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Journal of Optoelectronics and Advanced Materials Vol. 6, No. 2, June 2004, p. 465 - 469

AC CONDUCTIVITY SPECTRA OF KCl CRYSTALS. TEMPERATURE

DEPENDENT DEVIATIONS FROM THE SUMMERFIELD SCALING

A. Ioanid*, A. S. Dafinei

Department of Solid State Physics, Faculty of Physics, University of Bucharest,

P.O. Box Mg. 11, 077125 Bucharest - Magurele, Romania

The application on the Summerfield scaling law does not lead to a superposition of the

conductivity isotherms of KCl:In crystals, but the isotherms are shifted to higher values on

the

T

dc

σ

single master curve when an additional scaling factor

frequency axis. The exponent α decreases with temperature. The results of this scaling

procedure have been obtained considering the shape of the isotherms being independent of

composition.

(Received January 7, 2004; accepted June 3, 2004)

Keywords: Conductivity spectra, Scaling law, Master curve, Solid state ionics

ν

axis as the temperature deceases. The isotherms, however, do collapse onto a

α

T with

] 12 . 1 [

∈ ∈ ∈ ∈α÷ ÷ ÷ ÷

is used for

1. Introduction

Electrical and mechanical spectroscopy are two common methods for the study of the

dynamical processes in solid and liquid materials. In many cases, it has been found that electrical

and mechanical spectra obey the time-temperature superposition principle (TTSP), i.e., the spectral

shape is independent of temperature.The validity of the TTSP suggests that the basic microscopic

mechanisms of the dynamic processes do not depend on temperature, altough the time window of

these processes exhibits generally a strong temperature dependence.

The electrical conductivity spectra reflect thermally activated mouvements of charge carriers

in a solid ionic and electronic conductor matrix, such as inorganic crystals, glasses, polymers,

semiconductors. The TTSP principle is true in the low-frequency regime below a few MHz. The ion

conducting solids may be considered as strong electrolytes where most if not all of the cations are

mobile, or as weak electrolytes where the fraction of mobile ions is some function of temperature

and composition. These observations must receive much attention since they impact strongly on the

assessment of the theoretical approaches to charge transport and to relaxations occuring across the

whole field of solid state ionics [1-4]. On short time and length scales, the mobile ions show a

subdiffusive behaviour, i.e., the mean square displacement (

time, while on longer time and length scales, the subdiffusive behaviour passes over into a diffusive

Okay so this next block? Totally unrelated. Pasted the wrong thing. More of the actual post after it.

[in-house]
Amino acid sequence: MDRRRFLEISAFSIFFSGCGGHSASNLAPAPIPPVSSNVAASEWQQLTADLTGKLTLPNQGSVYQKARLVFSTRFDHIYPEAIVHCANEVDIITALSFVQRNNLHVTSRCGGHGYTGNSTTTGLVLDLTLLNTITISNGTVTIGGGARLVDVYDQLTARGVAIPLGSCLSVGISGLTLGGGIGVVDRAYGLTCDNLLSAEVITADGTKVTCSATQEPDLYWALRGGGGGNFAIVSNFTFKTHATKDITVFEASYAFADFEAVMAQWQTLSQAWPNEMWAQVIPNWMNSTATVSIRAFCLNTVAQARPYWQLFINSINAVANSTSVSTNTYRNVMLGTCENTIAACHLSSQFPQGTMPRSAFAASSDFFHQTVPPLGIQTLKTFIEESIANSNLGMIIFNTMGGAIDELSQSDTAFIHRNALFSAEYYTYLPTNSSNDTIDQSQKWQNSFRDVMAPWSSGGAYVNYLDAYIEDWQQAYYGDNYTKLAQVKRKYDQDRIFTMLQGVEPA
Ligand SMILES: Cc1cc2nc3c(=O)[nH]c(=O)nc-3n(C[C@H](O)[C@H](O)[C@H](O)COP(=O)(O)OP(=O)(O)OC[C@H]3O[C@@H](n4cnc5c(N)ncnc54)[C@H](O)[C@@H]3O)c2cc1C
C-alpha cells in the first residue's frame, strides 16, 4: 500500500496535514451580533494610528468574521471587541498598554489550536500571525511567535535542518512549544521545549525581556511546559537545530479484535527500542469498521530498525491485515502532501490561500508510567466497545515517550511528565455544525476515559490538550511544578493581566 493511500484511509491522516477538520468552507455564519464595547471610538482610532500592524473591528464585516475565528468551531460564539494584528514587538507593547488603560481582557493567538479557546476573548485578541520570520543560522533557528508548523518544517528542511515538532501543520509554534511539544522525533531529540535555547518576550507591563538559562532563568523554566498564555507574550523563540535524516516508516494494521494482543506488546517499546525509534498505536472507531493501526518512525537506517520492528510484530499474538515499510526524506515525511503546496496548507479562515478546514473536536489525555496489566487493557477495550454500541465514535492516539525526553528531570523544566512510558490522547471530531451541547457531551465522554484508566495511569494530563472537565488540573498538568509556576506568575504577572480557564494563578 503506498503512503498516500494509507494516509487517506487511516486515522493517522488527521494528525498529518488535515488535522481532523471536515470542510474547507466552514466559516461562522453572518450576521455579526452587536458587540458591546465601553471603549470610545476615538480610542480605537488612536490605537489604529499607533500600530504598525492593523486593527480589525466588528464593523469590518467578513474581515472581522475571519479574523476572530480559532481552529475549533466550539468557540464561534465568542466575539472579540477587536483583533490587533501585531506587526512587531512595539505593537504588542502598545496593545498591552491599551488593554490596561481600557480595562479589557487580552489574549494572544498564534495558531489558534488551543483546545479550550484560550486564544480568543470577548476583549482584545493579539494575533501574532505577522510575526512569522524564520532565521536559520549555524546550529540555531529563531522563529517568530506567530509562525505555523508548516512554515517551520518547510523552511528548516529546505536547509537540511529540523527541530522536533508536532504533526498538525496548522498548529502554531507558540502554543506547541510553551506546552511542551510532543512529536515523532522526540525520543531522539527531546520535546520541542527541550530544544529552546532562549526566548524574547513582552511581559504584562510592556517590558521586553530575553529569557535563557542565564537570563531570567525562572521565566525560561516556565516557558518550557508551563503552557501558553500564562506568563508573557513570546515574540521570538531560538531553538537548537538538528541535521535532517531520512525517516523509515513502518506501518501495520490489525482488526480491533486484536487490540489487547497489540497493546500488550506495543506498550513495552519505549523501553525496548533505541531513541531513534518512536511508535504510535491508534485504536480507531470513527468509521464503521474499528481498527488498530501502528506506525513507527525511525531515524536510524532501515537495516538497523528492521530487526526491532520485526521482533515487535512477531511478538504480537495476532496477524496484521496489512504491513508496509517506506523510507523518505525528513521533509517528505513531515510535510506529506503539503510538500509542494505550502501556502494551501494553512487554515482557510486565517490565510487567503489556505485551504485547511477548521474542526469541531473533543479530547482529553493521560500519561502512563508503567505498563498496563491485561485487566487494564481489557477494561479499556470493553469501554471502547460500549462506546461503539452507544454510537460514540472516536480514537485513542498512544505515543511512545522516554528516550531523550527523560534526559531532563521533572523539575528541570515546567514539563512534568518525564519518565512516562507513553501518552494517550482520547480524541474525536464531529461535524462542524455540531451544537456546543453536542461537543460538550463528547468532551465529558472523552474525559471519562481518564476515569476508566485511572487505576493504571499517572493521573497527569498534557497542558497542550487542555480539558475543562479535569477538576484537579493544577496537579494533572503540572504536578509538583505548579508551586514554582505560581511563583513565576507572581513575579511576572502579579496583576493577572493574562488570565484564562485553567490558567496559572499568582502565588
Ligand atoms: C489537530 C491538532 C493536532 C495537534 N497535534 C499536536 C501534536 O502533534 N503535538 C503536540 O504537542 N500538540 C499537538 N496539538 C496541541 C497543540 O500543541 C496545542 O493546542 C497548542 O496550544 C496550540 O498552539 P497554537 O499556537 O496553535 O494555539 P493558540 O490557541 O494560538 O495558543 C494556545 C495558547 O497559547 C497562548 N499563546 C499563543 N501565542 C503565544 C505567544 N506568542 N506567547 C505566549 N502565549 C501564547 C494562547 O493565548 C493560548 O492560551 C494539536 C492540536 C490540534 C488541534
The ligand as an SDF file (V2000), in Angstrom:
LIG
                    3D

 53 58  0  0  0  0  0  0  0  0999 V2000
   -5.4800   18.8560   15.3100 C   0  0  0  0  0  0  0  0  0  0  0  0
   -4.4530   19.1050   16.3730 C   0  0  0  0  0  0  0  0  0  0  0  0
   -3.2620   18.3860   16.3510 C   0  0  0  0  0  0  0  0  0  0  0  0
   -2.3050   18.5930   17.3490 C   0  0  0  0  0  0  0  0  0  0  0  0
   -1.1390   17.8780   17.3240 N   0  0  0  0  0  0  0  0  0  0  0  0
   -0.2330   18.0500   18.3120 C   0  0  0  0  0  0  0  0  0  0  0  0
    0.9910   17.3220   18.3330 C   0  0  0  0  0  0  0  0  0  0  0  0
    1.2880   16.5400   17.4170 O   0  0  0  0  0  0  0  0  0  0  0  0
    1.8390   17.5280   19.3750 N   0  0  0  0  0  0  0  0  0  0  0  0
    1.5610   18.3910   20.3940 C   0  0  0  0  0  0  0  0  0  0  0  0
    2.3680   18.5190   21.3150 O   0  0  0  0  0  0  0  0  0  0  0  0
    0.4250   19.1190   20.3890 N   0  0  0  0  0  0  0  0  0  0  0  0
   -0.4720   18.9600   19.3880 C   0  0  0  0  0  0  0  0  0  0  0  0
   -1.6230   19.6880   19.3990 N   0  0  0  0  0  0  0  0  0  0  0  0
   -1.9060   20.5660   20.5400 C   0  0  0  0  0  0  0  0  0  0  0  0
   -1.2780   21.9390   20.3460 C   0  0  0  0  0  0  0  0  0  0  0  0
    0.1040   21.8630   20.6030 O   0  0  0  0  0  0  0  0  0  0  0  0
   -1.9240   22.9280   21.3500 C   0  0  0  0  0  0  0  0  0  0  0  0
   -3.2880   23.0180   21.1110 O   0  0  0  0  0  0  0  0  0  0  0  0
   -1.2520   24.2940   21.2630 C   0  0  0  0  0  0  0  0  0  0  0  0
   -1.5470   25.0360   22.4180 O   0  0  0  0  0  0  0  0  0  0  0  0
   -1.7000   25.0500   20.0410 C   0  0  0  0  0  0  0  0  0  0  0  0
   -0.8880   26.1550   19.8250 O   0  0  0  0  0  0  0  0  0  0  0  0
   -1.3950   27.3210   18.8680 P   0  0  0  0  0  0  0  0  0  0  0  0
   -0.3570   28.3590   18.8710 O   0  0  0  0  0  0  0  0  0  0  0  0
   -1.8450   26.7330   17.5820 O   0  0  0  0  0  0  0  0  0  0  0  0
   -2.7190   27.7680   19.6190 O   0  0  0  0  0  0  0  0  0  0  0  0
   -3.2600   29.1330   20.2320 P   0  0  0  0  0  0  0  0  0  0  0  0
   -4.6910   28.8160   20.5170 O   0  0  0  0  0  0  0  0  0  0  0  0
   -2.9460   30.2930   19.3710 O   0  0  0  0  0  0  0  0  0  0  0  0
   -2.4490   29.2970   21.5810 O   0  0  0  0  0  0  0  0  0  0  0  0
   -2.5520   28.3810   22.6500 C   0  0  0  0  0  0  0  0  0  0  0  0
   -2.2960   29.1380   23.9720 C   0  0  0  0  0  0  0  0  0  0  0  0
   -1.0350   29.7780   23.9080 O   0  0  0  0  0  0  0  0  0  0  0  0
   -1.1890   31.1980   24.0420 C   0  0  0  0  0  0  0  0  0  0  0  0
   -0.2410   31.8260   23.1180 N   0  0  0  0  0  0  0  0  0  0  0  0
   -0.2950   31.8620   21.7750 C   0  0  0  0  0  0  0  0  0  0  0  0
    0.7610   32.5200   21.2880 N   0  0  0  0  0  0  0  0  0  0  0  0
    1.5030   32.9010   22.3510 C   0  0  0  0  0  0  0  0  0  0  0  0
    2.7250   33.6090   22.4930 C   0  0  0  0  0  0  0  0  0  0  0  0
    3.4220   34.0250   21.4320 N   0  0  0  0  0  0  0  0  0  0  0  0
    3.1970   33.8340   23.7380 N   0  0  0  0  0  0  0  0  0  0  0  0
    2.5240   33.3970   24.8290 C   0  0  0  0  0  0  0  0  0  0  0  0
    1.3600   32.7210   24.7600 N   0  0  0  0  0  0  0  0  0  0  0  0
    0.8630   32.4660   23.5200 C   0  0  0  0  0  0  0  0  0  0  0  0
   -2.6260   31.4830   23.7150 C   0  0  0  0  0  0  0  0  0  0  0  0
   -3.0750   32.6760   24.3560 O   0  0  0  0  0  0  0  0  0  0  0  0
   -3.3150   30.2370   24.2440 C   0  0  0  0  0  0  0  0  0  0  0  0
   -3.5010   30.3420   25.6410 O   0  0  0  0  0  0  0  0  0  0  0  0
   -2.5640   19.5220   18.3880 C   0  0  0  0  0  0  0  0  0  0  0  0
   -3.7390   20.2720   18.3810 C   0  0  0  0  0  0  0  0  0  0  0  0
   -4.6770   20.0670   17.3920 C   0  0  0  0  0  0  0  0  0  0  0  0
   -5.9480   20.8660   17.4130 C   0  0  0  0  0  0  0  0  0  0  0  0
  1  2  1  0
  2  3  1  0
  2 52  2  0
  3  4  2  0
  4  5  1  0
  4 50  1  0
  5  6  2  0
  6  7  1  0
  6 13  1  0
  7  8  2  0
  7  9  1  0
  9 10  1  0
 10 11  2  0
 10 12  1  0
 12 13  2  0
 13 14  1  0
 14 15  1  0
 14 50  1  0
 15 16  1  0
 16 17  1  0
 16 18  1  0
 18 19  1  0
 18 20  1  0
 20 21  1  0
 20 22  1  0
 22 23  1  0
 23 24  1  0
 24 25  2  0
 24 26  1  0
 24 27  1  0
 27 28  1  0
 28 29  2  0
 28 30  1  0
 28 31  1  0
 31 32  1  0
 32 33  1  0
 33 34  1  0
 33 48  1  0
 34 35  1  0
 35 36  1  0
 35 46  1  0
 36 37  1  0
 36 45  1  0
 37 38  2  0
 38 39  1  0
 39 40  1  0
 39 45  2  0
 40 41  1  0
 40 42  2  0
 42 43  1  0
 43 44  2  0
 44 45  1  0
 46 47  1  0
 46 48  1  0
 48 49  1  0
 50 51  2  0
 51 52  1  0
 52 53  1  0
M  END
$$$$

behaviour with

t~) t (r2

> > > >< < < <

. Indium nanoparticles embedded in KCl crystals have been studied,

recently, by Polosan et al. [5,6].

For a theoretical description of the ion dynamics in a structurally disordered ionic conductor,

one often considers the hopping dynamics of non-interacting or interacting particles in disordered

potential landscape. The short-time subdiffusive motions does not allow specific conclusions on the

shape of the disordered potential landscape or on the role interionic interactions play in the ion

dynamics. In order to obtain information of interionic interactions, detailed analses of the frequency,

temperature and composition dependence of the ac conductivity spectra of ionic conductors are

necessary. The scaling method for the ac conductivity is a way developing the features of interest

> > > >< < < <

) t (r2

) increases sublinearly with

* Corresponding author: anaioanid@solid.fizica.unibuc.ro

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A. Ioanid, A. S. Dafinei

about these problems. Using of the scaling method consists to choise of a function depending of

frequency, temperature and composition for the frequency axis, so that the isotherms of the real part

of the conductivity

)( ' νσ

do collapse onto a single master curve indicating an universal ionic

relaxation process.

2. Scaling properties of conductivity spectra

In the first comprehensive analyses the validity of the TTSP, particulary in single ion

conducting glasses has been confirmed by the following scaling law

) ( '

σ

466

) ( F

0 dc

ν

ννσ

= = = =

(1)

here

dc

σ

denotes the dc conductivity, while

0

ν is a characteristic frequency defined by some authors

∗ ∗ ∗ ∗

ν by

2)( '

σνσ = = = =

that onset frequency of the conductivity dispersion

scaling parameter for the frequency axis.